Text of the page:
Count your blessings. Revel in your successes. We hear these messages of positivity all the time as both parents and career women. But to be successful, you must also embrace your failures.
It’s not just about the successes
Kathy Ireland, the model, actress, designer and entrepreneur, was on Katie Couric’s show recently. Ireland is a highly successful woman who has gone from a swimsuit model featured in Sports Illustrated to a billion-dollar business owner.
On the show she spoke about how rejection in modeling helped her become more successful. “Criticism is a gift. Sometimes it’s wrapped in a nasty package... and sometimes we can learn from it,” says Ireland, a mother of three. “Don’t be afraid. Don’t let your fear paralyze you.”
"Criticism is a gift."
Ireland’s words caught my attention as I prepared to write this column about how embracing failure can make us more successful. Who hasn’t failed at some point or another? But if we beat ourselves up or try to ignore our failings, we shortchange ourselves. Instead, we need to use it to push us ahead, as Ireland did.
Why failure matters
Failing is a hard thing. It hurts and makes us feel vulnerable. Doubt can creep in, tearing at our confidence — if we let it. But there's the better way to look at failure.
We can use failure as a learning opportunity and grow from it. “Failing is very important because every time you fail, you have little clues that lead you to your goal. We place too much negativity on failing (school, standardized testing, etc.), that kids and adults alike are afraid to fail,“ says Jovim Ventura of InoPrints.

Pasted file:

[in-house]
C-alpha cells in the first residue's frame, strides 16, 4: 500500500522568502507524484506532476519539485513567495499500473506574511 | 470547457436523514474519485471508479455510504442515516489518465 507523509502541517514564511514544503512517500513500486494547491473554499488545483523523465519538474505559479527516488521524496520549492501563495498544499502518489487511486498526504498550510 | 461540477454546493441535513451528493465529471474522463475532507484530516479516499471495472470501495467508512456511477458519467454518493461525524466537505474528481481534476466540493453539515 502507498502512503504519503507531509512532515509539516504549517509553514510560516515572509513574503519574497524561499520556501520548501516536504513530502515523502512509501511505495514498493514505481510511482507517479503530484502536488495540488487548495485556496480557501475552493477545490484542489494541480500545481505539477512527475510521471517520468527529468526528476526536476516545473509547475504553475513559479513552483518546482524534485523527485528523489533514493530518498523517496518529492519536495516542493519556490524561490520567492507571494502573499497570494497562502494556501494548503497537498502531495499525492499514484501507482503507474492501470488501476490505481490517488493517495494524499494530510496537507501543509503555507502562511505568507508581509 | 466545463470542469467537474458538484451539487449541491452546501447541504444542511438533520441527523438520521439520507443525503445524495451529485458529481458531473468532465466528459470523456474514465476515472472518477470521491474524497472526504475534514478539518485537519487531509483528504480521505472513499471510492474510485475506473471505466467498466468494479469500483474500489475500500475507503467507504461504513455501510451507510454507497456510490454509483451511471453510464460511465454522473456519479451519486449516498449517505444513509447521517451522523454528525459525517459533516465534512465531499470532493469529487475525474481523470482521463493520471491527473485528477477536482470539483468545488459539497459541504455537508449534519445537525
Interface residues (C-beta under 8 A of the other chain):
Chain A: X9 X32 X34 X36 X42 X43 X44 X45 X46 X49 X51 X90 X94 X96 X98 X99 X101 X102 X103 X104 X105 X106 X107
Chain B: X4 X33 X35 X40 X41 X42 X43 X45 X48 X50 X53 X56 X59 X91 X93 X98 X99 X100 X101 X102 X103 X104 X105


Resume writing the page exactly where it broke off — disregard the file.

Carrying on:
Your best bet when you fail? Instead of beating yourself up, let yourself feel the emotions — and then move on. “Failure tests your resiliency, and it helps you build faith in your ability to pick yourself back up again,“ says Nicole Bernardo, a confidence coach and strategist, who helps women create more meaningful relationships and careers.
How to learn from failure
So, how is failing a learning experience? Well, it gives you rock-solid evidence of what doesn't work. “If you fail one million times, you learn one million things not to do. That makes it that much easier to accomplish your goal,“ says Ventura.
It can also lead you toward things that do work as well. “Failing again and again helps you chip away at the stuff that isn’t serving you anymore and guides you to see a different path or idea that you hadn’t noticed before,“ says Bernardo. “It helps you become the best version of yourself.“
Using fails to succeed
Failures are a learning moment — and taking them as such can not only position you for future success but allow you to teach your kids important lessons about growing as a person. Your kids are watching, and when something doesn't go your way, your reaction matters.
More from Chasing the Dream